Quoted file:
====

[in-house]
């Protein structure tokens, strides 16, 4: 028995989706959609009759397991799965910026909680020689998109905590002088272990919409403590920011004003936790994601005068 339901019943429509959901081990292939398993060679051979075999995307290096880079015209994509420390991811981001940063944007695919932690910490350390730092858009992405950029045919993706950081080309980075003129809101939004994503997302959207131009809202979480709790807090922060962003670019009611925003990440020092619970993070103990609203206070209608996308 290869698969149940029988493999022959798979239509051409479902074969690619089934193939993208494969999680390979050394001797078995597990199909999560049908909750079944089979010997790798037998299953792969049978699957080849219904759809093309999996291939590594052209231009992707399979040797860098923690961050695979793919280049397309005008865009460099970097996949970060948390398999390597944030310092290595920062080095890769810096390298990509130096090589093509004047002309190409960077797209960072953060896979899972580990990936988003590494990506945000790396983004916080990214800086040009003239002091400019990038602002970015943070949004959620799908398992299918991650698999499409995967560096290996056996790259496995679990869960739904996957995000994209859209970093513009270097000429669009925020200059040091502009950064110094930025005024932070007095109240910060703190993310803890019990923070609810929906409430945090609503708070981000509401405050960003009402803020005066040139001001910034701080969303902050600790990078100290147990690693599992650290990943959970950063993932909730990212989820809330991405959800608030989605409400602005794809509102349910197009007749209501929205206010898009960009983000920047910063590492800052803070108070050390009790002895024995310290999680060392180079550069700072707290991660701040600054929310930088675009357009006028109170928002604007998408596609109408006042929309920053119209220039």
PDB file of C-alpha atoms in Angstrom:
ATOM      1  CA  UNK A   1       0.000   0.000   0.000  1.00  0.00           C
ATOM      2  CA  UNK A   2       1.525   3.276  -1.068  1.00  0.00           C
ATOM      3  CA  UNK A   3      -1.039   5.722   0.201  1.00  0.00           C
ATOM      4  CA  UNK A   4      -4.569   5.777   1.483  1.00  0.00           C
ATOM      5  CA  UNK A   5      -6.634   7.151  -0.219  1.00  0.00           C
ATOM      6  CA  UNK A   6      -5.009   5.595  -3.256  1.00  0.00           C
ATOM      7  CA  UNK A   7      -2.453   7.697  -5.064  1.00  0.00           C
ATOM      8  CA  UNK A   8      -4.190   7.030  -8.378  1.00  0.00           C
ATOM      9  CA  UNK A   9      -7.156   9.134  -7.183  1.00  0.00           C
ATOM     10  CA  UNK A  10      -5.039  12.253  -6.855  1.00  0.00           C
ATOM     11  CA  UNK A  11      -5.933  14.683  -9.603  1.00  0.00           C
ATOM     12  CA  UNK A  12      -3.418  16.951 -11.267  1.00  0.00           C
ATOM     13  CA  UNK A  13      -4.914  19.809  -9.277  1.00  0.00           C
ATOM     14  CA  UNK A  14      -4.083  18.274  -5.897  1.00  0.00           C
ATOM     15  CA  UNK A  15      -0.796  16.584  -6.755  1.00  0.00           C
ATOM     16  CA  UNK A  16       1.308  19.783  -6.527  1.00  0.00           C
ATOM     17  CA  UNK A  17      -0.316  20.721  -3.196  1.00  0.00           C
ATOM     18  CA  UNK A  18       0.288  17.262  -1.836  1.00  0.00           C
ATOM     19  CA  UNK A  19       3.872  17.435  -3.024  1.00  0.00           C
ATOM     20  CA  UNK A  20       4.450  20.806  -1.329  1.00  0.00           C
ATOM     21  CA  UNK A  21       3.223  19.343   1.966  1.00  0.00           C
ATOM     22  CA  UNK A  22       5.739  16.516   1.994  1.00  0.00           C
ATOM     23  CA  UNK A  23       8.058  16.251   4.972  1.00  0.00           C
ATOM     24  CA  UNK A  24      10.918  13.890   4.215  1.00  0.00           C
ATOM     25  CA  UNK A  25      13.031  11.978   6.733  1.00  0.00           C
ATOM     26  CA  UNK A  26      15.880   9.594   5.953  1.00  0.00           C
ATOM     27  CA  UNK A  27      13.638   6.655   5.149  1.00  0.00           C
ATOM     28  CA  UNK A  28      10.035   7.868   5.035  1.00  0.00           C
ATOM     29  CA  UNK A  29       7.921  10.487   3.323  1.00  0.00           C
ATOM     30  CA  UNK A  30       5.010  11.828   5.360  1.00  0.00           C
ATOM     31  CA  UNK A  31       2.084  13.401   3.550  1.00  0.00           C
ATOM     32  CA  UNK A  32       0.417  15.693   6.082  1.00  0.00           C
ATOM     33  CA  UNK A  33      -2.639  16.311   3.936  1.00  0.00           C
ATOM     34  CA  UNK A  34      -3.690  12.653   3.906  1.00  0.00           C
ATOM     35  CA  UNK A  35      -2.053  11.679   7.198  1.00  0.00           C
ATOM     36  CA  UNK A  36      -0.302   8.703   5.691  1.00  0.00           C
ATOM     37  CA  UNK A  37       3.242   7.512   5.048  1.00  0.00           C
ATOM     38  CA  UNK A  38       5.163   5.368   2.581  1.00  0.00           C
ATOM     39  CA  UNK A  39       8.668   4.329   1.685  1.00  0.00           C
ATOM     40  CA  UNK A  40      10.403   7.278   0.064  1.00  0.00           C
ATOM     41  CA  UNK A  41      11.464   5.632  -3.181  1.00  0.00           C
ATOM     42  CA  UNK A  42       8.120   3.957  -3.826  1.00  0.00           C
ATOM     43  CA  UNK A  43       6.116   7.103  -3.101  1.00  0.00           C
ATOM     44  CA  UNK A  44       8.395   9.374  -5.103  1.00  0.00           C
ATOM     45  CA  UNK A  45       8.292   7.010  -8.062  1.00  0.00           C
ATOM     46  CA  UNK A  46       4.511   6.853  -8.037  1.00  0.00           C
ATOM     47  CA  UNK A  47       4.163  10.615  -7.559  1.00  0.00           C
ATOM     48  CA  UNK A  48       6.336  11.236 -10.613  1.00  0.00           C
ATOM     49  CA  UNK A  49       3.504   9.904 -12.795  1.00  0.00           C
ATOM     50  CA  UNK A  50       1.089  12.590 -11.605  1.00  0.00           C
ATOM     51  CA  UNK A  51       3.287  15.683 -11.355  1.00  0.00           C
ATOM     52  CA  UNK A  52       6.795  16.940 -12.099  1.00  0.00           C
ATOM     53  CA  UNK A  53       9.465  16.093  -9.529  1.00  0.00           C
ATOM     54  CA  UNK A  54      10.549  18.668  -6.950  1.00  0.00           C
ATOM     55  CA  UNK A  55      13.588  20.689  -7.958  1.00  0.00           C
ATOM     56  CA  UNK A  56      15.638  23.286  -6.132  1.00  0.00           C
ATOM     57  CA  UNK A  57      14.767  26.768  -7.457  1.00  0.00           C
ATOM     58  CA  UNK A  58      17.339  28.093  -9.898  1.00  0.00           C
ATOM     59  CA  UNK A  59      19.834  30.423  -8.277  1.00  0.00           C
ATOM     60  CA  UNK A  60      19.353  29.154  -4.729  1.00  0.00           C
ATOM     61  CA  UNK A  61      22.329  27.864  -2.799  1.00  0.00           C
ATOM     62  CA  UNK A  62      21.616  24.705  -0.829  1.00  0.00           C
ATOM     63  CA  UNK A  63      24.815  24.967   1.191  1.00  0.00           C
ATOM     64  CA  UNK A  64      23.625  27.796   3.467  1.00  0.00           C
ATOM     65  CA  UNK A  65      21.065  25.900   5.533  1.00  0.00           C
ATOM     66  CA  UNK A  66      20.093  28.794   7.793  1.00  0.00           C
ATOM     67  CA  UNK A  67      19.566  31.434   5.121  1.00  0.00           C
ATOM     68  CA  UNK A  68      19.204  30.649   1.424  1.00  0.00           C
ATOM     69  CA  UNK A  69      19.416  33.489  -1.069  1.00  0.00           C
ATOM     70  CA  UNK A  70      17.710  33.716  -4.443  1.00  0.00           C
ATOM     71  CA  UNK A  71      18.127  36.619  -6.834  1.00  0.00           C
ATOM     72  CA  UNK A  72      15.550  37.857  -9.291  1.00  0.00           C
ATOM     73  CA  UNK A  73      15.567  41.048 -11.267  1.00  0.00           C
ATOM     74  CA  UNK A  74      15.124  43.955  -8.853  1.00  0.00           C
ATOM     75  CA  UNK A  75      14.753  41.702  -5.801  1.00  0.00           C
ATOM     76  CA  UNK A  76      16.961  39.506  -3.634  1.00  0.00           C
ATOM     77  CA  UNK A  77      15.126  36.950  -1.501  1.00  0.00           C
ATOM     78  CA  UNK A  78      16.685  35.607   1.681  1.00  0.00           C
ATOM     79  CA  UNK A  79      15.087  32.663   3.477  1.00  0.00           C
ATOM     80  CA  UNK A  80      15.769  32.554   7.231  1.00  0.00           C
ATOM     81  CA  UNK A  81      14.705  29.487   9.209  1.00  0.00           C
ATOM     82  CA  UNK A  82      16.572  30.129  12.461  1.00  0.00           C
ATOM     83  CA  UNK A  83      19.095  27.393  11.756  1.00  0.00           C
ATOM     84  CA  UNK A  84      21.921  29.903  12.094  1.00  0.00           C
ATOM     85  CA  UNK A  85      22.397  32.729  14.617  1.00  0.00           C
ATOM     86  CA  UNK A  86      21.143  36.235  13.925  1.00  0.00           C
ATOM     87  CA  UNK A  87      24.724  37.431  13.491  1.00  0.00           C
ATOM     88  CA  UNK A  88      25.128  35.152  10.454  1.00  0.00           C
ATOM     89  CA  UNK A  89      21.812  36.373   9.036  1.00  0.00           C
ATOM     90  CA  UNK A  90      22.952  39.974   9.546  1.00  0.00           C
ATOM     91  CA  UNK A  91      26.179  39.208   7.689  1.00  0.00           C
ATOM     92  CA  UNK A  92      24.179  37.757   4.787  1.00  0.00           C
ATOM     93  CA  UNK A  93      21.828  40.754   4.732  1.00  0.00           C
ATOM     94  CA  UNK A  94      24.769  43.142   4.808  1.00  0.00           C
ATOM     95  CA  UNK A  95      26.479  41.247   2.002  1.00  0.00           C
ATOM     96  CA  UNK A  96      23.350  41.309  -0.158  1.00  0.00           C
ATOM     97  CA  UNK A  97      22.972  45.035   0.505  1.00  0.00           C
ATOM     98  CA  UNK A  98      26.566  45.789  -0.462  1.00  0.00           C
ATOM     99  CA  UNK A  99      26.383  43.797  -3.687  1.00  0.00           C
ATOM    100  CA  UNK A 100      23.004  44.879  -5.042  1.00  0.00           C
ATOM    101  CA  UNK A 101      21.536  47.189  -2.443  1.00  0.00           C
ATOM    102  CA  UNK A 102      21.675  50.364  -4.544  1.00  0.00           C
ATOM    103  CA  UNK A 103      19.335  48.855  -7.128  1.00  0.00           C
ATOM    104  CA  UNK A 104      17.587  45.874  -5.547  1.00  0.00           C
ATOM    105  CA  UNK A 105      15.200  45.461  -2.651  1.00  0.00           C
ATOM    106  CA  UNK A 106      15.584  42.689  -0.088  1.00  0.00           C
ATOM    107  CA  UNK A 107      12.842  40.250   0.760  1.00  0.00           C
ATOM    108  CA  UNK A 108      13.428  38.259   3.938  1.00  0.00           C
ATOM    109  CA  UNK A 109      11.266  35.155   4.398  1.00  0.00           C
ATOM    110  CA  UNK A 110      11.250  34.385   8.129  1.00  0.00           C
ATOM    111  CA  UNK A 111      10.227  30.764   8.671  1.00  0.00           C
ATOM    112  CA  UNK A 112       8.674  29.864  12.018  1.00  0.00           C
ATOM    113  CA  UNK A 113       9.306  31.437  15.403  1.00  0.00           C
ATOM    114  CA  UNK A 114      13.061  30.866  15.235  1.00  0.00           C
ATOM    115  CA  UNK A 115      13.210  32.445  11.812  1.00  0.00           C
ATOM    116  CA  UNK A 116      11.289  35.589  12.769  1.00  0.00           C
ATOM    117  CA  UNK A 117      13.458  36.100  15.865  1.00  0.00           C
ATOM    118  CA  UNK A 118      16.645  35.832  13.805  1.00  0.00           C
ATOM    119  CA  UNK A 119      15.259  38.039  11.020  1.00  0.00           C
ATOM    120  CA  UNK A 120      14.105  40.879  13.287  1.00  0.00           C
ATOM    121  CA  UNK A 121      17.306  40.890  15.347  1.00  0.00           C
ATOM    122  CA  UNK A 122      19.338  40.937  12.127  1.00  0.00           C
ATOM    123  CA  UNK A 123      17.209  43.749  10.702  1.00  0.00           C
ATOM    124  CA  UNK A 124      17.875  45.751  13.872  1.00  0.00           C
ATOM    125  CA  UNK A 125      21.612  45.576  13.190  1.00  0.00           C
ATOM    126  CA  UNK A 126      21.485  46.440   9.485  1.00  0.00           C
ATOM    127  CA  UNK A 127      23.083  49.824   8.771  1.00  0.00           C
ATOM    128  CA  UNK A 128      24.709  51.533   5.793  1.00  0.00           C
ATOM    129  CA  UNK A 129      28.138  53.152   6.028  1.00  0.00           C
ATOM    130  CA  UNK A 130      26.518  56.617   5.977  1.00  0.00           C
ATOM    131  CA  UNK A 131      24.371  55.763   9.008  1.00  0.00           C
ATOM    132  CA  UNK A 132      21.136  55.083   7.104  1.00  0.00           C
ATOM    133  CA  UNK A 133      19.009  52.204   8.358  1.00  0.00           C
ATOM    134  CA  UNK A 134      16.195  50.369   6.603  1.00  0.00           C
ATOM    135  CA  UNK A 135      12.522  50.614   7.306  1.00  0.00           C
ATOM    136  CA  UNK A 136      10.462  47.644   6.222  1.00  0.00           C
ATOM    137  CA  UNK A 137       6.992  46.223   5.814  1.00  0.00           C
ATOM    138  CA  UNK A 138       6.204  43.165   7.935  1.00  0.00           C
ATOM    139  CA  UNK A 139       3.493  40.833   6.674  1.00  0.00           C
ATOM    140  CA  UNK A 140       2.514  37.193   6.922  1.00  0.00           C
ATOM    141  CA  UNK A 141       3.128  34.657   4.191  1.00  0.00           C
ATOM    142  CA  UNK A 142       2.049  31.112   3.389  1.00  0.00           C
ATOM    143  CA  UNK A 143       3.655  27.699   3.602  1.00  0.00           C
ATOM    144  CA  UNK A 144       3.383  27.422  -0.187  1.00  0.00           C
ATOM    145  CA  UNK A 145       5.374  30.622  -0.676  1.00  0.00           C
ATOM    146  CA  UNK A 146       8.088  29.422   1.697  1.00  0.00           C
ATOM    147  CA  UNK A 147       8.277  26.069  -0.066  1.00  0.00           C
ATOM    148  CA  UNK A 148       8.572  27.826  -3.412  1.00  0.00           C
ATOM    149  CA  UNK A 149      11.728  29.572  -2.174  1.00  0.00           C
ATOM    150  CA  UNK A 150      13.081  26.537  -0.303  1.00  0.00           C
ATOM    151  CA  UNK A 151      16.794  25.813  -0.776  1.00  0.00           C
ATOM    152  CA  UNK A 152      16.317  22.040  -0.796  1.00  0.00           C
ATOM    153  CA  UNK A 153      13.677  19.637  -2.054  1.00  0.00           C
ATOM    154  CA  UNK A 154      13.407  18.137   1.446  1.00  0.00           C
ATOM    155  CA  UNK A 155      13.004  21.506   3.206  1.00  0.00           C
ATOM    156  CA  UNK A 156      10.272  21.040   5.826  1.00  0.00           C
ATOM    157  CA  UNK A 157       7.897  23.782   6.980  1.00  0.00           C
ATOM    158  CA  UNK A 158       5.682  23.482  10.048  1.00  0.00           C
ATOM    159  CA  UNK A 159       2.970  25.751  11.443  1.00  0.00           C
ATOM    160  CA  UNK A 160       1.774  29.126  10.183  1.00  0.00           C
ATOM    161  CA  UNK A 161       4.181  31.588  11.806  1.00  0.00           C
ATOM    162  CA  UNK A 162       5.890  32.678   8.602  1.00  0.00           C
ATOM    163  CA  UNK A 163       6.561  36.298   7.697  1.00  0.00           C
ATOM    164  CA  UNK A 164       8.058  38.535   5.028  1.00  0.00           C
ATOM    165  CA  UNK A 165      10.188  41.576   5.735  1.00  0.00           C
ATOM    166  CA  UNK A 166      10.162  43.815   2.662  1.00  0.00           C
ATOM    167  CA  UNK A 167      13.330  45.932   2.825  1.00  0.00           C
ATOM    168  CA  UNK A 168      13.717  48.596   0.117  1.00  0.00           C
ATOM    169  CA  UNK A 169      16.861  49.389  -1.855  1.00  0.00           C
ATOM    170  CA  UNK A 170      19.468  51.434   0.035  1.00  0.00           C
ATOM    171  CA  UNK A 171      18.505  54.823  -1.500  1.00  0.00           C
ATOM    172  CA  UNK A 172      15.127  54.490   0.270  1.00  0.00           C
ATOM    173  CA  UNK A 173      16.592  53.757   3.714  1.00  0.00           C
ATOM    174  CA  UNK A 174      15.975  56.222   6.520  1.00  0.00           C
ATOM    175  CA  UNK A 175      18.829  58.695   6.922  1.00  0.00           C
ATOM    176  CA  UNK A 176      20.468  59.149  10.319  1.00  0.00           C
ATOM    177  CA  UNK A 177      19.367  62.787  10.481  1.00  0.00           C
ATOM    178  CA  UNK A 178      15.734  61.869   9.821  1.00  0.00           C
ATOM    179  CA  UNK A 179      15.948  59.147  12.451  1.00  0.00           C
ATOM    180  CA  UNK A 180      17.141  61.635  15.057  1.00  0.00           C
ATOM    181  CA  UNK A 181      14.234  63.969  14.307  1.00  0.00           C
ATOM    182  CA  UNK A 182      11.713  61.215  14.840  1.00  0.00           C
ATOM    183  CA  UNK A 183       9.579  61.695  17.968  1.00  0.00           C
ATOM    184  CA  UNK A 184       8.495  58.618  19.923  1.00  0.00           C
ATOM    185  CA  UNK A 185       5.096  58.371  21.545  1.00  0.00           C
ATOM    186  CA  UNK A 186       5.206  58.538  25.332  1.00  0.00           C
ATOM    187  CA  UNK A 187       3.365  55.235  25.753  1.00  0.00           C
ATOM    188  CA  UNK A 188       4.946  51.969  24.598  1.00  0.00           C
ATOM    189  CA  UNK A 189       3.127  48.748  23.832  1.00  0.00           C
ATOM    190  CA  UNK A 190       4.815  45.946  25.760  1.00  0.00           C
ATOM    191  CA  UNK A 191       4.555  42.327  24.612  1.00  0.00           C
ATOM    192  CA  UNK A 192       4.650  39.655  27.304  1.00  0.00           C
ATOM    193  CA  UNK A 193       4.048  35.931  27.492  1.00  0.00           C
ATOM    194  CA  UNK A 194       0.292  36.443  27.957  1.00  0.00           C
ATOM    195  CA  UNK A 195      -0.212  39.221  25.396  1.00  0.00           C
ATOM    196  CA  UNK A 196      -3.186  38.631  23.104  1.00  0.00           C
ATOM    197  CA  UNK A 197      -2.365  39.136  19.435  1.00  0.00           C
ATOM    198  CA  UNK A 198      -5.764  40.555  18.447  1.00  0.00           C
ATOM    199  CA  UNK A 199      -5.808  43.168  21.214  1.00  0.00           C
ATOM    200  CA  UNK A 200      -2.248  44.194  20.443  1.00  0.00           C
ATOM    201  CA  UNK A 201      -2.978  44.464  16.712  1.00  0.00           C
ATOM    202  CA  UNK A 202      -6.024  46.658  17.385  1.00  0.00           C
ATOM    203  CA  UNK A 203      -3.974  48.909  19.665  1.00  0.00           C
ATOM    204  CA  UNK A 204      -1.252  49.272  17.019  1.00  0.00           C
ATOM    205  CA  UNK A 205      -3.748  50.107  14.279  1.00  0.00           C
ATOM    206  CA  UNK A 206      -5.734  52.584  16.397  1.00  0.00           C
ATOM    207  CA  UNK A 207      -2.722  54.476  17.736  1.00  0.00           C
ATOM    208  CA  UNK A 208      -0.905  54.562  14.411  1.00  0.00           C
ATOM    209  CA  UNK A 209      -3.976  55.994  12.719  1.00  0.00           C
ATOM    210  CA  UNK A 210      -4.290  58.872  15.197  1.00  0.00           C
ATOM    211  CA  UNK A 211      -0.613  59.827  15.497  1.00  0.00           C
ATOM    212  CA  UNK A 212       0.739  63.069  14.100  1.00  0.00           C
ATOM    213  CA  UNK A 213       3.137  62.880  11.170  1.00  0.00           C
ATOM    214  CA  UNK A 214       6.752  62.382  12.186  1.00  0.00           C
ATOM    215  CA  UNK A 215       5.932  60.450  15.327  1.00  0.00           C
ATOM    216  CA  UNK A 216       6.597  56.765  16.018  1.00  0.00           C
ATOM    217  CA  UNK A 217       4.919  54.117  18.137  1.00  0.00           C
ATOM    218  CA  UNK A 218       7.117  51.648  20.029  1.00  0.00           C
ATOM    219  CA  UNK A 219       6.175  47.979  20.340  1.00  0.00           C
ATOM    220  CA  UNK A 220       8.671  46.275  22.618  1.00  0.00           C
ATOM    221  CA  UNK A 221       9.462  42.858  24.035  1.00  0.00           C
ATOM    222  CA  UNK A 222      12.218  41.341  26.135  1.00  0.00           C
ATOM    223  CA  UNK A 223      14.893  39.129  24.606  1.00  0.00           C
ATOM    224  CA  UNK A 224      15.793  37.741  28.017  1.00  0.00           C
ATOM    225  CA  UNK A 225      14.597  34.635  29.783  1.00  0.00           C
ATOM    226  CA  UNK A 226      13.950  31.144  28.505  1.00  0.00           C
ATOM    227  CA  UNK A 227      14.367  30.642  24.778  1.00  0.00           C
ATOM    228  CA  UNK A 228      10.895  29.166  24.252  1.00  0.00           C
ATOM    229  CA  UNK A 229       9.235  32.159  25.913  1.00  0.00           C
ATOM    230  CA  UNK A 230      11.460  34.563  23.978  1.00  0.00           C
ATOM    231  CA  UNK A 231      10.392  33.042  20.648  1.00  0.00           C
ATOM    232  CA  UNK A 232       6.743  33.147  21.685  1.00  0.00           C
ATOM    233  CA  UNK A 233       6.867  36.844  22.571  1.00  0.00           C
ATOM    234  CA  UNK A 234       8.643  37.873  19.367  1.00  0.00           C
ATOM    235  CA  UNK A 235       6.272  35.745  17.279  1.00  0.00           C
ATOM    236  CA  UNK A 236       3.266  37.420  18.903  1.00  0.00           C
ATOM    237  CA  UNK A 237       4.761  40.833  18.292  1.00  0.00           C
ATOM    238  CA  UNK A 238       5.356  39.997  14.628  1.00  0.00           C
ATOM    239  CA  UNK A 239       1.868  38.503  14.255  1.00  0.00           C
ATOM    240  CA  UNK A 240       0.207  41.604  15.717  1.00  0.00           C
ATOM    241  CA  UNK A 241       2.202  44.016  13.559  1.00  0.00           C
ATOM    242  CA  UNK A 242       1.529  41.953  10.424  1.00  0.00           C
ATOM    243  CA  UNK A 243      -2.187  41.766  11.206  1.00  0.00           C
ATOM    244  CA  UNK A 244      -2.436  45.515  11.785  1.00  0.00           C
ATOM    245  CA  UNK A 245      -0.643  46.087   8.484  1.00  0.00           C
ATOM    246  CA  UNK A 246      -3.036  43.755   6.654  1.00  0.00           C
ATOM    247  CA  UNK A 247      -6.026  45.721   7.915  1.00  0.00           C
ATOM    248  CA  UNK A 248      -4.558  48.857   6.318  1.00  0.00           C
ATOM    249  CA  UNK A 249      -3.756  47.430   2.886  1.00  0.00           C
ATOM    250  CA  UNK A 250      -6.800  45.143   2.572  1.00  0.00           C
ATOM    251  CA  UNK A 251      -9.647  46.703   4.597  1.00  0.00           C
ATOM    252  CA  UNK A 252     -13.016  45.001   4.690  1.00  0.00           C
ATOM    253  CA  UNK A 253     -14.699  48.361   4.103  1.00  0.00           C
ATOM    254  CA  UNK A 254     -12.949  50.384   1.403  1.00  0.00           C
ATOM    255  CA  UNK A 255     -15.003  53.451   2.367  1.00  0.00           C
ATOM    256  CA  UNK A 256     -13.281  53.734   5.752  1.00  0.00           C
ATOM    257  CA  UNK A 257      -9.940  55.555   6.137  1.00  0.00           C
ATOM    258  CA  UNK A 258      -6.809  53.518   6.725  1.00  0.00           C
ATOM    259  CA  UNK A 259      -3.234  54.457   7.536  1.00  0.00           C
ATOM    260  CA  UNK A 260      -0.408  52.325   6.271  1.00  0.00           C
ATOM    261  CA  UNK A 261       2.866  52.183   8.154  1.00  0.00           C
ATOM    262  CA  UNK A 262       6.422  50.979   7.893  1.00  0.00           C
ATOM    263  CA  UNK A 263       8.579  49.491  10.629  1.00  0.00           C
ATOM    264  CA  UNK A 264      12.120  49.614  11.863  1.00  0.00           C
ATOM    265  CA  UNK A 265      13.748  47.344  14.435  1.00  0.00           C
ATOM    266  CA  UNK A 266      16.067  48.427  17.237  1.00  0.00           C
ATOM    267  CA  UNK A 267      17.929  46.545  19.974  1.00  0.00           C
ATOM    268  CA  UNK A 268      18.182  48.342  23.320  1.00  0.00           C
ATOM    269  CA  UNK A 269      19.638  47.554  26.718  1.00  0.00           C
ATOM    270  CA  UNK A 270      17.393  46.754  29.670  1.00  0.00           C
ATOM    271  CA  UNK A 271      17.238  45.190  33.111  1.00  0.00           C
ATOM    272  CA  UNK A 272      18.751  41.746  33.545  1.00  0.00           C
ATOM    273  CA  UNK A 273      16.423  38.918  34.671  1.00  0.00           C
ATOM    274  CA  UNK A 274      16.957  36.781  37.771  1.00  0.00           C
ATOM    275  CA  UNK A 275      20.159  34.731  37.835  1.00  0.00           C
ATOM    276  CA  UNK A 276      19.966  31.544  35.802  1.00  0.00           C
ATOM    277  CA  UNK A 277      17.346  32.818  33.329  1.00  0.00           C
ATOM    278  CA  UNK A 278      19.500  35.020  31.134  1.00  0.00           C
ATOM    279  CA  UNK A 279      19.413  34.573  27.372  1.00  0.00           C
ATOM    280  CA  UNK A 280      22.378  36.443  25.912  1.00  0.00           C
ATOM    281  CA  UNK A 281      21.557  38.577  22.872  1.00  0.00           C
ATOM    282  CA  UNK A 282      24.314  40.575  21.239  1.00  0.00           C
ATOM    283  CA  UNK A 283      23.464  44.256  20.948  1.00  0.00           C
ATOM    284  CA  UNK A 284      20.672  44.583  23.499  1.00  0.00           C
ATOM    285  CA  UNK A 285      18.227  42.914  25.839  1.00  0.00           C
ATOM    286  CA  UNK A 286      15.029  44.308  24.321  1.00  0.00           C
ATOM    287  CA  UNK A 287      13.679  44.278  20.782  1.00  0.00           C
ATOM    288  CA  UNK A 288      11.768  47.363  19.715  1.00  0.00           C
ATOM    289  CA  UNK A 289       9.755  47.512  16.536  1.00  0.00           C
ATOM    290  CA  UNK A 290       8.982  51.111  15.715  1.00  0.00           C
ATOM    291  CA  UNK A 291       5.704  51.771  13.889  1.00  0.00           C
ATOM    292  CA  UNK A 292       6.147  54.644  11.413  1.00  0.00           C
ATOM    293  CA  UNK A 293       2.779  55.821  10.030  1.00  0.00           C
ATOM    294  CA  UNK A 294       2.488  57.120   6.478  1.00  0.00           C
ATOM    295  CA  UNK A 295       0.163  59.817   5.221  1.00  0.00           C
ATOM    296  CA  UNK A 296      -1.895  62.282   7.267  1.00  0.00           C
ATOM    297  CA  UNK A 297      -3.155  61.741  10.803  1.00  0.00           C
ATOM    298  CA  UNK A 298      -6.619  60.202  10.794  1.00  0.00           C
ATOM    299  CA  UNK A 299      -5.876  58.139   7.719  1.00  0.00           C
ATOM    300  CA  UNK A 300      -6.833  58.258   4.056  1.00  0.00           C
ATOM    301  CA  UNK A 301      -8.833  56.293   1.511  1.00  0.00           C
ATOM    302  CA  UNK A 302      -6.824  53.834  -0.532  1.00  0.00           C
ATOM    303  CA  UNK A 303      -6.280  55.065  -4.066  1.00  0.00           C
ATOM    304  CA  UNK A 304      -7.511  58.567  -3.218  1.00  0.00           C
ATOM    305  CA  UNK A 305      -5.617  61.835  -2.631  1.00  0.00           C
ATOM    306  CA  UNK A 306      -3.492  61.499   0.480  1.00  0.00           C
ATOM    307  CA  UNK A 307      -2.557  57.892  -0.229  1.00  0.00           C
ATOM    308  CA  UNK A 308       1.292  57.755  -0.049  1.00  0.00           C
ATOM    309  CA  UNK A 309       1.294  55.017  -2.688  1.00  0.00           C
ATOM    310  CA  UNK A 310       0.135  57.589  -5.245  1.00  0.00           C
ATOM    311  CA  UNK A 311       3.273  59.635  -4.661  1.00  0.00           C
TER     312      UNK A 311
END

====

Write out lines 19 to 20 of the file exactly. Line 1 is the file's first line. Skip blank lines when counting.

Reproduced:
ATOM     16  CA  UNK A  16       1.308  19.783  -6.527  1.00  0.00           C
ATOM     17  CA  UNK A  17      -0.316  20.721  -3.196  1.00  0.00           C